Frequently Asked Questions

Some basic terminology — the term "Complainant" describes the person who may have experienced a violation of policy and "Respondent" describes the person who is accused of the misconduct. The Complainant and Respondent are referred to as the "parties." 

If you do not see an answer to your question below, please reach out to the Title IX Coordinator. If you have been accused of misconduct, please visit the Subject of a Report page for frequently asked questions.

  1. Reporting
  2. Resolution Process for Title IX Complaints and Non-Title IX Complaints Against Students
  3. Resolution Process for Non-Title IX Complaints Against Non-Students

1. Reporting

What type of conduct can be reported to the Title IX Coordinator?

Both Title IX sexual harassment (which is defined by law) and non-Title IX sexual misconduct (which includes allegations that do not meet the definitions of Title IX, but nonetheless violate the University’s community standards) can be reported to the University.

While the process for reporting allegations of sexual misconduct is the same regardless of the type of sexual misconduct reported, different resolution procedures apply based on the underlying alleged misconduct and/or the classification of the respondent as either a student or employee/non-student.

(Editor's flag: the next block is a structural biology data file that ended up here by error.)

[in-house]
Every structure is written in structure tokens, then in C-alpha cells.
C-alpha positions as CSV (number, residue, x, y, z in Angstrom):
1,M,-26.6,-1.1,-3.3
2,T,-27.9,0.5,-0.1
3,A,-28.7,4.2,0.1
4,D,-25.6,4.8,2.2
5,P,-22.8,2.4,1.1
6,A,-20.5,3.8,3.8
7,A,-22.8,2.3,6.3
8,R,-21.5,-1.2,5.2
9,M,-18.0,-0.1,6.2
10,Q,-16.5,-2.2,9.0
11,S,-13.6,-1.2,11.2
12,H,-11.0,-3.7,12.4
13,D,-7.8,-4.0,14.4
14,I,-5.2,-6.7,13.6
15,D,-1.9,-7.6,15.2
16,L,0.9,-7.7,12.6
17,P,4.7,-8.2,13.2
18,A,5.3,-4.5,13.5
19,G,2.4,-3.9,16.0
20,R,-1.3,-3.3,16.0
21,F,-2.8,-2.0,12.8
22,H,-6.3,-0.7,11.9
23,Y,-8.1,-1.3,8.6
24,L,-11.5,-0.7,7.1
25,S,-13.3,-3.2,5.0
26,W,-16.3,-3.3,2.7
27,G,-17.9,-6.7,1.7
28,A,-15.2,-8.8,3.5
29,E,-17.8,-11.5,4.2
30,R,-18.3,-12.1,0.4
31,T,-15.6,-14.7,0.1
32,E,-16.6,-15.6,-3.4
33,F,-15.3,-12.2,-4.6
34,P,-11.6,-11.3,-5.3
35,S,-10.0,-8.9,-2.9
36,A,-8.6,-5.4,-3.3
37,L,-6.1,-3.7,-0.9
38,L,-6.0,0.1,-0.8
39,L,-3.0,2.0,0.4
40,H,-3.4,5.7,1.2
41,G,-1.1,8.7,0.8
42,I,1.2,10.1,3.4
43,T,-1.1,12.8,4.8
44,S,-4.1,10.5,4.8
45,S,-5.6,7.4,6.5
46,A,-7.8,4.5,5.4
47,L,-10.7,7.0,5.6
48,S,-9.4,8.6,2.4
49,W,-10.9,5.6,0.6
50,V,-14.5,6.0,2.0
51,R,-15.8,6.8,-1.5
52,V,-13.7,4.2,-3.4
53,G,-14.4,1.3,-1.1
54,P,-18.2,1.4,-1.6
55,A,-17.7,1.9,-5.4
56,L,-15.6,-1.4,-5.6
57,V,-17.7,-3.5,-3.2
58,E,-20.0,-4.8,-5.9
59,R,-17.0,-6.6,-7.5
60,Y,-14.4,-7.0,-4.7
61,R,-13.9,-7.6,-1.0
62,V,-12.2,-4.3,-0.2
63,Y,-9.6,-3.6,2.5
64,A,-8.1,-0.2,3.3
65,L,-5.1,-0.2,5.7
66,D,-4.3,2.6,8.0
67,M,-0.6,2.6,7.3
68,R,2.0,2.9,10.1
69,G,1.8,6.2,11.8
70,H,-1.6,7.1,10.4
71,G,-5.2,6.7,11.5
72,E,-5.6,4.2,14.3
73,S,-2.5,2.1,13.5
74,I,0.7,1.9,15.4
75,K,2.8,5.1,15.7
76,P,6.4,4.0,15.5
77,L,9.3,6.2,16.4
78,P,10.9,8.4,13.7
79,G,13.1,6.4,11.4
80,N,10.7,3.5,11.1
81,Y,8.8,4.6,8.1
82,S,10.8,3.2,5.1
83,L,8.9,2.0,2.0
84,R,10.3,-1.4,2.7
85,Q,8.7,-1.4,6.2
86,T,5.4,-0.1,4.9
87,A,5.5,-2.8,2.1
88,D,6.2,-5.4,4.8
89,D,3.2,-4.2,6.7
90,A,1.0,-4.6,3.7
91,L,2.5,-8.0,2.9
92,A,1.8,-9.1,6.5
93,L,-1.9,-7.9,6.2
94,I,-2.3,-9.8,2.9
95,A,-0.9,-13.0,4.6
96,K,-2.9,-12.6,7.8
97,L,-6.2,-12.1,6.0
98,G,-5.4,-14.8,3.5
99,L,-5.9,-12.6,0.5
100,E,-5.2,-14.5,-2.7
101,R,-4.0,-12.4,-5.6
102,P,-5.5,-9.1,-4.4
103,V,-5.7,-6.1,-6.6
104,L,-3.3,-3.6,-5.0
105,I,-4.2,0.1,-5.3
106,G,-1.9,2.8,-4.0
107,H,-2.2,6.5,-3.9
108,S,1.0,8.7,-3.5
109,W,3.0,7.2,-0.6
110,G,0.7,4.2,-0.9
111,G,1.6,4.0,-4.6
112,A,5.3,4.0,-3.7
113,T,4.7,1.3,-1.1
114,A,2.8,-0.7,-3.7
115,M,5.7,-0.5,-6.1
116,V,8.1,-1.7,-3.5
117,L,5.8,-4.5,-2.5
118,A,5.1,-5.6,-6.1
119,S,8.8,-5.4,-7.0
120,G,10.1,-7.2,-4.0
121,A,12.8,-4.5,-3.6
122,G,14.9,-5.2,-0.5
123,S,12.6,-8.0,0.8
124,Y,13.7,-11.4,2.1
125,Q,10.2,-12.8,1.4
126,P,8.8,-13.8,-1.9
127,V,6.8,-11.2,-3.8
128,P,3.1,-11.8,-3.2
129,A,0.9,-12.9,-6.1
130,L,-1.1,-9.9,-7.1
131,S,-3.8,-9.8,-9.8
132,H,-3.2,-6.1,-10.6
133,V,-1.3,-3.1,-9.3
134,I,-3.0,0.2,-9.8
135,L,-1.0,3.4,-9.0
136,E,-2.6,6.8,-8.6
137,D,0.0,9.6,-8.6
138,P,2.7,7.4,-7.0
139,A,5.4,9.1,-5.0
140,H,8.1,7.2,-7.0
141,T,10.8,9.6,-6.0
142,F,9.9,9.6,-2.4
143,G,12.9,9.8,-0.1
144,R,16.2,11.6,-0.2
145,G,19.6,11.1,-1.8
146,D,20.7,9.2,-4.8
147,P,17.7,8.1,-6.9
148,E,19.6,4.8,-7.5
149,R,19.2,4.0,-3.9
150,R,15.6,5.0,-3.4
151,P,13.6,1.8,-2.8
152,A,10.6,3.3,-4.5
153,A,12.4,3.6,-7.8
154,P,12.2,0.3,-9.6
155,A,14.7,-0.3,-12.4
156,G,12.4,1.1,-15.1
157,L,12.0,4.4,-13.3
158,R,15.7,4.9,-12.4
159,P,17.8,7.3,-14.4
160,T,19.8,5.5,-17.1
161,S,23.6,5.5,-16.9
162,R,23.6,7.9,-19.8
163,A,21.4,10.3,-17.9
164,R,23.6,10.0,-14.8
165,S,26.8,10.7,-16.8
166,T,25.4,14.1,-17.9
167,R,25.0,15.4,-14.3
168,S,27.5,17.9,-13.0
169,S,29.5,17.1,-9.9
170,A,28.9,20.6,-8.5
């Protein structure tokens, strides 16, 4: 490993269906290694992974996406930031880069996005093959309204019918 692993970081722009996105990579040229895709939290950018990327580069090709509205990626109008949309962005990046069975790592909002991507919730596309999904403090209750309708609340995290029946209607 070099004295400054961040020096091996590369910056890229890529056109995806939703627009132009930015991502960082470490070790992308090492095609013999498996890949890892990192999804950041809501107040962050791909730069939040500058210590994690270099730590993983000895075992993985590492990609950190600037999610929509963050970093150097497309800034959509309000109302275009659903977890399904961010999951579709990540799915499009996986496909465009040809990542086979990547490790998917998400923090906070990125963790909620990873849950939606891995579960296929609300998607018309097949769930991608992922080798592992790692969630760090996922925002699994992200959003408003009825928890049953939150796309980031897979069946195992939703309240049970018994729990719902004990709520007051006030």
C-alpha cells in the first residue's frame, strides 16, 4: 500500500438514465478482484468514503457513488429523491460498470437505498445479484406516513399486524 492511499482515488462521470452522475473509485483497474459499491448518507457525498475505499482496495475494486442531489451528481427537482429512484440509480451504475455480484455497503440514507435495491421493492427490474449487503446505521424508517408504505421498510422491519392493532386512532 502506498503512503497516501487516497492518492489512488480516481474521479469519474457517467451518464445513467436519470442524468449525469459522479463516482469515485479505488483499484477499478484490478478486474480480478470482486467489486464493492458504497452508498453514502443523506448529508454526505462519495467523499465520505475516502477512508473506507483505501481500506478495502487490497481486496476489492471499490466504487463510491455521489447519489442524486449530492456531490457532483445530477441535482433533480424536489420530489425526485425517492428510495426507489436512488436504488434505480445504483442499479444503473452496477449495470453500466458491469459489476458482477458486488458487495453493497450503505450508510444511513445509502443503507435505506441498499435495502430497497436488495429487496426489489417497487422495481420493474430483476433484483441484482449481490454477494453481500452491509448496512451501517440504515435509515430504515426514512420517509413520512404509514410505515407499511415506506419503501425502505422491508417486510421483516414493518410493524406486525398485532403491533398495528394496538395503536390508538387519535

Title IX sexual harassment means conduct on the basis of sex that occurs in a University education program or activity, against a person in the United States, and satisfies one or more of the following:

  • A University employee conditioning the provision of an aid, benefit, or service of the University on an individual’s participation in unwelcome sexual conduct;
  • Unwelcome conduct determined by a reasonable person to be so severe, pervasive, and objectively offensive that it effectively denies a person equal access to the University’s education program or activity;
  • Nonconsensual Sexual Penetration;
  • Nonconsensual Sexual Contact;
  • Incest;
  • Statutory Nonconsensual Sexual Penetration;
  • Dating violence;
  • Domestic violence; and/or
  • Stalking.

Non-Title IX sexual misconduct means conduct that does not constitute Title IX sexual harassment, but that meets the jurisdictional requirements for non-Title IX sexual misconduct and satisfies one or more of the following:

  • Nonconsensual Sexual Penetration;
  • Nonconsensual Sexual Contact;
  • Sexual Discrimination;
  • Non-Title IX Sexual Harassment;
  • Sexual Exploitation;
  • Dating violence;
  • Domestic violence; and/or
  • Stalking.

What should I expect when I report an incident of sexual misconduct to the Title IX Coordinator?